Russian spy-turned-dissident Alexander Litvinenko died in a London hospital last week having been poisoned by what authorities now believe was a lethal dose of an isotope of a rare element known as polonium-210.
British investigators believe the substance might have been sprinkled over his food at a sushi bar in London.
It's not enough that I have to worry about what the incoming Democratic Congress will do to taxes and to universal health care and to minimum (and/or maximum) wages and to labor law and to who knows what-all; now I have to worry about some Russkie sprinkling polonium-210, like so much Jane's Crazy Salt, on my sushi?
I did Fox & Friends yesterday morning and we were going to discuss the whole Putin-Alexander Litvinenko polonium business, so I studied Saturday night and now know way more about polonium and its isotopes than I ever wanted to.
And now, you will, too.
To start with, the first five or so times I heard a cable news anchor say the word "polonium" I thought he was mispronouncing "plutonium" and made a big deal of spitting coffee and laughing derisively in the little restaurant where I ate breakfast every morning in Great Barrington, MA where we had spent the Thanksgiving holiday.
Then I realized it really was "polonium" having been named by Marie Curie who discovered in it 1897 and wanted to pay homage to Poland where she had been born in 1867 but which, at the time, wasn't a country at all having been divvied up among Russia, Prussia and Austria.
Mme. Curie and her hubby found the weird little metal which barely stuck its head out of the chemical sand when they analyzed pitchblende. Pitchblende is the stuff from whence uranium comes so you can see the glow of their work.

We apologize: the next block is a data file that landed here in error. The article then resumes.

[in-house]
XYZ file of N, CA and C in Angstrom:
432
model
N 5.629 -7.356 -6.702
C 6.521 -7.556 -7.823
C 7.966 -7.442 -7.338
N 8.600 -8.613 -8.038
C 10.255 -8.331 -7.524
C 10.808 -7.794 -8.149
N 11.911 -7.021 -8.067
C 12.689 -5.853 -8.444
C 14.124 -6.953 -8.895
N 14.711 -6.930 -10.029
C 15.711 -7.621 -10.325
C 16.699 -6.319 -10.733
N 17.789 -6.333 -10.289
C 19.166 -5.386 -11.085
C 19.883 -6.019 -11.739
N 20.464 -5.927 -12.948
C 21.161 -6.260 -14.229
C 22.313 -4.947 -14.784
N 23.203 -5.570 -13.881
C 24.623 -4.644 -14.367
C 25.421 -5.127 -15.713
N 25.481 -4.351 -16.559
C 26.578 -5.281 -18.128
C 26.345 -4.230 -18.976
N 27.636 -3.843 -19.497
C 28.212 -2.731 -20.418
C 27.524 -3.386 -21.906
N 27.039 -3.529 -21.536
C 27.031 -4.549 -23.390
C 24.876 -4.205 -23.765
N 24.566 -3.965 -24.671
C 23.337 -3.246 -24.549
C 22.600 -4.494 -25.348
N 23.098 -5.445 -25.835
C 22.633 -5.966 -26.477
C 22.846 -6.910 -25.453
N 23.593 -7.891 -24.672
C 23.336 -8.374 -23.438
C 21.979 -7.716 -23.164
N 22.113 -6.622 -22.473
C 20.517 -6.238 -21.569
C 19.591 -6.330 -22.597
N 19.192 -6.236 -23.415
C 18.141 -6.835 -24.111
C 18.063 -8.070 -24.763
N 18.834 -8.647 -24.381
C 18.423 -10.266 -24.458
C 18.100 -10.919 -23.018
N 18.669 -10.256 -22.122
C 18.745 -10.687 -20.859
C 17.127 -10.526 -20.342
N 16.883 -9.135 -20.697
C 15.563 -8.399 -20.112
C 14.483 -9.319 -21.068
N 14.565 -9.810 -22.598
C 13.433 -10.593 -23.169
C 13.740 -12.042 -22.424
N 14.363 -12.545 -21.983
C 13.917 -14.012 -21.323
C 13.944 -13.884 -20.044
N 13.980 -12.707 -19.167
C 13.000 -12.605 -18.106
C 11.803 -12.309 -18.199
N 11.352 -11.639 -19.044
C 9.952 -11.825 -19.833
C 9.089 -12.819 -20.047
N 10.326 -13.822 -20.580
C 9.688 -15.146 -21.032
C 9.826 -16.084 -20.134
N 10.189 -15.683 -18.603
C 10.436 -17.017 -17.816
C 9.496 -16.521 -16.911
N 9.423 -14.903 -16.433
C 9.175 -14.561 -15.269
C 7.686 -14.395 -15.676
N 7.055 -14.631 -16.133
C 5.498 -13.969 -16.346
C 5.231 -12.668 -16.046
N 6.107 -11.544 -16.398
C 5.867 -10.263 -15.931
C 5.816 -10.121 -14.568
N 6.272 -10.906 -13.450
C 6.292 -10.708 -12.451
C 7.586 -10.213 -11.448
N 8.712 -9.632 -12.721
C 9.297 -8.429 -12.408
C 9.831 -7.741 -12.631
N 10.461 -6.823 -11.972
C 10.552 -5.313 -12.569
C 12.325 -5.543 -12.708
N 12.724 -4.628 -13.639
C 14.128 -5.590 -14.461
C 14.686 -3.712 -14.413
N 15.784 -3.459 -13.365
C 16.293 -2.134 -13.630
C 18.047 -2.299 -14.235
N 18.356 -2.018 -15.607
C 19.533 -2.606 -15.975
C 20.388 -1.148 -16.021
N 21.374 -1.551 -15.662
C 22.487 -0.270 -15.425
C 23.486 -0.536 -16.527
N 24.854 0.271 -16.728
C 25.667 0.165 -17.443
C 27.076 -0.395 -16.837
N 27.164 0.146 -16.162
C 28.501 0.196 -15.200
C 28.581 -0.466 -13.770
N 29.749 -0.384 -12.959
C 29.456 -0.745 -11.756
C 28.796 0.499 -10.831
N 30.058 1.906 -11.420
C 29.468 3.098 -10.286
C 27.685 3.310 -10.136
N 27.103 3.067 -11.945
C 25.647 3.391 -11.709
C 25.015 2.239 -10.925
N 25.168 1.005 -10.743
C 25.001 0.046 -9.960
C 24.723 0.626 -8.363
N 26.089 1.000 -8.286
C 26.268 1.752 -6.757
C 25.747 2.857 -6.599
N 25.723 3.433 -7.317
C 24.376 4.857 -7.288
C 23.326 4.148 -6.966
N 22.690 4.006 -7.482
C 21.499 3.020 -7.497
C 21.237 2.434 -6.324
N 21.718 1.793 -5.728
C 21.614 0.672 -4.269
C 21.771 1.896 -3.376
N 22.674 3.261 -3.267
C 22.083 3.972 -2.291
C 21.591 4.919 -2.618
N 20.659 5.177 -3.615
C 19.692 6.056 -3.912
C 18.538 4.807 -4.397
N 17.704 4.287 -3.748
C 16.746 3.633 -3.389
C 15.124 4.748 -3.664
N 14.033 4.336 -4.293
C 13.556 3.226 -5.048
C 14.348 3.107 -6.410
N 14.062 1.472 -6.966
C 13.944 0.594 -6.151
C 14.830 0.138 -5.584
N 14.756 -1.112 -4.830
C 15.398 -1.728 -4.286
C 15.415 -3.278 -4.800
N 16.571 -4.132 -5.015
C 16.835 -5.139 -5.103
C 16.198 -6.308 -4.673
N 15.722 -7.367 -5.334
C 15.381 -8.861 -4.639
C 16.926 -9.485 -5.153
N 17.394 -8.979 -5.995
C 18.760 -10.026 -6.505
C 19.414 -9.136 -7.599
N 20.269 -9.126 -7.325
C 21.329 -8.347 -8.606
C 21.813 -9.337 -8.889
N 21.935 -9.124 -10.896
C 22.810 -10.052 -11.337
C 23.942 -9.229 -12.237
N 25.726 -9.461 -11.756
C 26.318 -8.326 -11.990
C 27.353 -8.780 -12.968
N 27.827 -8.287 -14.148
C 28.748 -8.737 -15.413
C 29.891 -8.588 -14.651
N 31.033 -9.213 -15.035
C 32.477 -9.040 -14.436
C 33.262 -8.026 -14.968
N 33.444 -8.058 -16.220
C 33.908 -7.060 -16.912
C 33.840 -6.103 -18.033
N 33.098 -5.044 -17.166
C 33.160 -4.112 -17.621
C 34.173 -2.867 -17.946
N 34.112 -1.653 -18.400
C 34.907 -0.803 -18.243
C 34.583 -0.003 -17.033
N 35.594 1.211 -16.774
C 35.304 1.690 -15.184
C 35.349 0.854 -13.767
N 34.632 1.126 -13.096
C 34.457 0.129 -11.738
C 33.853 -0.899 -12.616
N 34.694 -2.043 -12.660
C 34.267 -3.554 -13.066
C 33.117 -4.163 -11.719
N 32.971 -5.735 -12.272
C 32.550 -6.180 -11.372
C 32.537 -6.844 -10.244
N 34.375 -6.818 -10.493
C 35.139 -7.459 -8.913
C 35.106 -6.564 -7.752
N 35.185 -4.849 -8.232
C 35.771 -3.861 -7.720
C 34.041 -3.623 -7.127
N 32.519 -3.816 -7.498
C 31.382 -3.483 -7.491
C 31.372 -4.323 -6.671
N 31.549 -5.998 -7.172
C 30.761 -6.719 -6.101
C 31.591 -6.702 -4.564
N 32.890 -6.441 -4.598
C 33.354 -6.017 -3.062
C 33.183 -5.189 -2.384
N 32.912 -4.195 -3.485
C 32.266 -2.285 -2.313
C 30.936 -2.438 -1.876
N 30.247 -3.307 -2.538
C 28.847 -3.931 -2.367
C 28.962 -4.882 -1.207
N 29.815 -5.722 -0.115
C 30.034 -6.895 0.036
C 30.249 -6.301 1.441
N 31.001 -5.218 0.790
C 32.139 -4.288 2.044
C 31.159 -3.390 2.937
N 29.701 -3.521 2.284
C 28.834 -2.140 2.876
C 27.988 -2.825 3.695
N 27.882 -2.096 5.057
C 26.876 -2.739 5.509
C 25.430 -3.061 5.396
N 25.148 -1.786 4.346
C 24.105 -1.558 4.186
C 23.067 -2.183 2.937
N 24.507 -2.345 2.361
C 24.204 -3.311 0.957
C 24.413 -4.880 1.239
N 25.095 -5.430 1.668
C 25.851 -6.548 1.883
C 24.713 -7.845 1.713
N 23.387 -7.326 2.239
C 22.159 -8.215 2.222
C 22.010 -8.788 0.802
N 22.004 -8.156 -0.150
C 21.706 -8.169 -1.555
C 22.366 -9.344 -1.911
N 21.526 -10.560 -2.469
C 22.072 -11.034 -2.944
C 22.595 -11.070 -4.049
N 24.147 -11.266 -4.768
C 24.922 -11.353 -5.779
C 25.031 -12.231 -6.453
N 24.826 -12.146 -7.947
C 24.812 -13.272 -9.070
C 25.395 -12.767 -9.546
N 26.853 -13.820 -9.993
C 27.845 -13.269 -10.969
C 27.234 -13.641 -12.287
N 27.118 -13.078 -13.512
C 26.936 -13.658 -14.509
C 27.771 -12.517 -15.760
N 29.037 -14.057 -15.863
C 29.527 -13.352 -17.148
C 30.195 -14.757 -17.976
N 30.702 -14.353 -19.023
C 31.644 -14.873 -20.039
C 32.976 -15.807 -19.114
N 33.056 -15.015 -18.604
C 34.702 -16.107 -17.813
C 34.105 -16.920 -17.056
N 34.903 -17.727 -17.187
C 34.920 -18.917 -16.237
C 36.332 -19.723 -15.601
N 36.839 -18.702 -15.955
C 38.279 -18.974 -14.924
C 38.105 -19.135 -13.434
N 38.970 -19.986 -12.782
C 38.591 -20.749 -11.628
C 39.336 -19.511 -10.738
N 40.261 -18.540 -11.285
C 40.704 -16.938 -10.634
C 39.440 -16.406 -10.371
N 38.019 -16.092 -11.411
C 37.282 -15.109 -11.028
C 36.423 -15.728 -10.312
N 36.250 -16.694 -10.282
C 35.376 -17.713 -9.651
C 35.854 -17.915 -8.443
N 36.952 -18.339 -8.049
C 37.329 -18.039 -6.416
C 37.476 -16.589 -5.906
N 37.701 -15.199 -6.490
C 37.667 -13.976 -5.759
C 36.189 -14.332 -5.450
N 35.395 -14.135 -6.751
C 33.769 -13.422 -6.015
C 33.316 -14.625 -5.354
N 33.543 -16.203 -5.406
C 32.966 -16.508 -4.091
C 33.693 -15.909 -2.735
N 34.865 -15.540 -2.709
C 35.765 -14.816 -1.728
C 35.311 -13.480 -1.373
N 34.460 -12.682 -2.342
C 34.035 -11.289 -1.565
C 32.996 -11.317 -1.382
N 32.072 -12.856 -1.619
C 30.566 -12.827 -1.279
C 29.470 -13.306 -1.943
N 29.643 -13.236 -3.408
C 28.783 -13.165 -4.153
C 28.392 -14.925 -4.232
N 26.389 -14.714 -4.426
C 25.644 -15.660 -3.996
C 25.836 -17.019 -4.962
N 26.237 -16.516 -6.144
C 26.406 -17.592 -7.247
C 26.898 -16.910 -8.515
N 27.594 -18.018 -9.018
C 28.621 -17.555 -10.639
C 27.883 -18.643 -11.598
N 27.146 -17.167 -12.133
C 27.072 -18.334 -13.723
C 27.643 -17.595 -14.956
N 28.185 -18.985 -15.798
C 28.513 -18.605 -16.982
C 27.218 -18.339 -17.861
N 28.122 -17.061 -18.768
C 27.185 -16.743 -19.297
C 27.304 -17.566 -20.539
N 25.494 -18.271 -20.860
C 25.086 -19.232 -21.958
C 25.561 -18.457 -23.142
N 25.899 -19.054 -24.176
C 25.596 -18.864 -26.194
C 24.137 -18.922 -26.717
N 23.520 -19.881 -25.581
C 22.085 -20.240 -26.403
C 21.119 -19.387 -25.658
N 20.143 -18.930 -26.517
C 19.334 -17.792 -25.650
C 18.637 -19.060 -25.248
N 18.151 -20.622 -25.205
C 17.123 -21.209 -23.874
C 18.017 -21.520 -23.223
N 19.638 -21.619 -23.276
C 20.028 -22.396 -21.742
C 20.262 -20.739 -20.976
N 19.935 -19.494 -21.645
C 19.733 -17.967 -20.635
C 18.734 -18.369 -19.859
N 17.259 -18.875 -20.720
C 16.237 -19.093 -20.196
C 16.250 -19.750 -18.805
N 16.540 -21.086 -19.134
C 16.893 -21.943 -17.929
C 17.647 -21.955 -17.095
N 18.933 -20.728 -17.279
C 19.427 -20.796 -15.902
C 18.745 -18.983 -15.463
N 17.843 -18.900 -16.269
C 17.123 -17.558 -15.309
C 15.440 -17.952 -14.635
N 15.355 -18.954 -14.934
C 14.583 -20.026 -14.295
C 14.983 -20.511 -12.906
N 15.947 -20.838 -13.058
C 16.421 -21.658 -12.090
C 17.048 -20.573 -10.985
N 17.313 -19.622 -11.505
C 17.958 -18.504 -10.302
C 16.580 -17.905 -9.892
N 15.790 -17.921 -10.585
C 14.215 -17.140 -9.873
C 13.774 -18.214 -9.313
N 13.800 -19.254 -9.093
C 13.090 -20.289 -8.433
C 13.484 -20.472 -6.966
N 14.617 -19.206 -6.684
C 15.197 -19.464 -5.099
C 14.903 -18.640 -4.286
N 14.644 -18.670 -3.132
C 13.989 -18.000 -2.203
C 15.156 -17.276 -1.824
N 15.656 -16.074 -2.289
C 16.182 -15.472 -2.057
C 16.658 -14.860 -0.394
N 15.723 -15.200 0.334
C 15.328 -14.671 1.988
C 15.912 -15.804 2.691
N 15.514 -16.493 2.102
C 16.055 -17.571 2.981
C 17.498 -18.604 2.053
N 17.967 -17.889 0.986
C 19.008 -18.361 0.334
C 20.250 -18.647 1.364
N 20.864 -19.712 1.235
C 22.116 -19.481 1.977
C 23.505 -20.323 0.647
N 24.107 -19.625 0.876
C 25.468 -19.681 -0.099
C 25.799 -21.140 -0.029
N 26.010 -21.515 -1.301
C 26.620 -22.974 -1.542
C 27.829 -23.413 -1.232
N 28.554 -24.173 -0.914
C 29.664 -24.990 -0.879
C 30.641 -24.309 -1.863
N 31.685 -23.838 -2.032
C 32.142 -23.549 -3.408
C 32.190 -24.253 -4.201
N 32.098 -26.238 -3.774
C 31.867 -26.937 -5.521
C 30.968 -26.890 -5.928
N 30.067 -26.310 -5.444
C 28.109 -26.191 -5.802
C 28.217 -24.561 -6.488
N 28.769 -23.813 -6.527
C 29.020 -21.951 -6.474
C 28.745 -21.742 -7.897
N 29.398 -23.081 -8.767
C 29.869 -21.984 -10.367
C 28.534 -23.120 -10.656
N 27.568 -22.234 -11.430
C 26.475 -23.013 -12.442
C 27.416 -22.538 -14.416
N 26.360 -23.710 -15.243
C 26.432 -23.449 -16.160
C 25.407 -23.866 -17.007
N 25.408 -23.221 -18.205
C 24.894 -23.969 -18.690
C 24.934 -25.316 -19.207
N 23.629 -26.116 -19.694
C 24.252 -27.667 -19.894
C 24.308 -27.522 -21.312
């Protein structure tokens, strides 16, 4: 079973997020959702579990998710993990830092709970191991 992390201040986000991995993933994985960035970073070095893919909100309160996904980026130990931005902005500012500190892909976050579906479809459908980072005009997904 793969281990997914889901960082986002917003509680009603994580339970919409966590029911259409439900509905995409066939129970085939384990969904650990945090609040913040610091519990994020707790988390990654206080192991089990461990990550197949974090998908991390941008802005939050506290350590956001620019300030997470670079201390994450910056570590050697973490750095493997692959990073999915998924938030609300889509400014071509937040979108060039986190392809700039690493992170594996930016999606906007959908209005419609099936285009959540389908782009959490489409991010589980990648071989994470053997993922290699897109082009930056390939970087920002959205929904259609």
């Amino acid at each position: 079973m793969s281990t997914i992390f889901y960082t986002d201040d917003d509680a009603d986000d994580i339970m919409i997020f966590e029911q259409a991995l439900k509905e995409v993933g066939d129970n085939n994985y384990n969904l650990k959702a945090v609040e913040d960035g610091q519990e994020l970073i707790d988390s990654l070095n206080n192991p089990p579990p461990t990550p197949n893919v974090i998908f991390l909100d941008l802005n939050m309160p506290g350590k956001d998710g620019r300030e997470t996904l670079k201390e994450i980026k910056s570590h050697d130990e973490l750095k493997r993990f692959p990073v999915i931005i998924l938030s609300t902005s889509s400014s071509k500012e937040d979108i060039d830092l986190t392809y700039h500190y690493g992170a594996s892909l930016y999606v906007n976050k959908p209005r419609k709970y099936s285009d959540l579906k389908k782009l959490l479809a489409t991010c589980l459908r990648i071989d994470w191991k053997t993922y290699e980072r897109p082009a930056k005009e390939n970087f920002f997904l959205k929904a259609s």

I learned that polonium has an atomic number of 84 which places it between bismuth (83) and astate (85) on the periodic chart of elements of which my previous sum of knowledge was: Hydrogen has an atomic number of 1 and helium has a number of 2.
Polonium has a half-life in nature of a touch over 138 days, but will diminish to half its radioactive strength in the human body in between 30-50 days.
Polonium is a raging emitter of alpha particles. Alpha particles don't have much penetrating capability. The alpha bits hit the side of whatever container it is in, but can't get through which produces heat, thus polonium has been used as a heat source for unmanned lunar exploration vehicles.
That lack of penetration capability is why you have read that polonium can't be administered as a poison through the skin. Your skin is too thick (especially if you are in politics) for alpha particles to get through.
Polonium isn't something you mix up in your garage by cooking cold tablets containing pseudo-ephedrine. According to one source only about 100 grams are made worldwide annually - about two-tenths of a pound.
Although it is extremely toxic, a tiny amount of polonium is available for purchase by you, or me, or Vladimir Putin (if he uses a fake US address) from an outfit in New Mexico known as United Nuclear Scientific Supplies, LLC for $69.
United Nuclear's webpage states (I suh-wear this is true): "The sole purpose of United Nuclear Scientific Supplies, LLC is to put the "fun" back into science."
NEW TOPIC: The award for the dumbest spam has to go to the dopes who sent this to me yesterday:
From: PayPaI (sic)
Re: New email added to your account
Dear Customer, You or some other person have added a new email address [firstname.lastname@example.org] to your PayPaI account. If you don't agree and want to change this email or you need assistance with your account, click the link, modify and save your profile. www.mgimmensee.ch/paypal...
A. Pay Pal would not send me an e-mail addressed to undisclosed-recipients.
B. Did they think I wouldn't notice that the link ends in ".ch" which is the two-country Internet code for Switzerland when Pay Pal is located in San Jose, California?
I'll have the tuna sashimi, please.
On the Secret Decoder Ring page today: Definitions of half-life and atomic number; a link to a periodic chart of the elements and to United Scientific's web site. Two photos of objects in space, one from my back window, the other from the Hubble.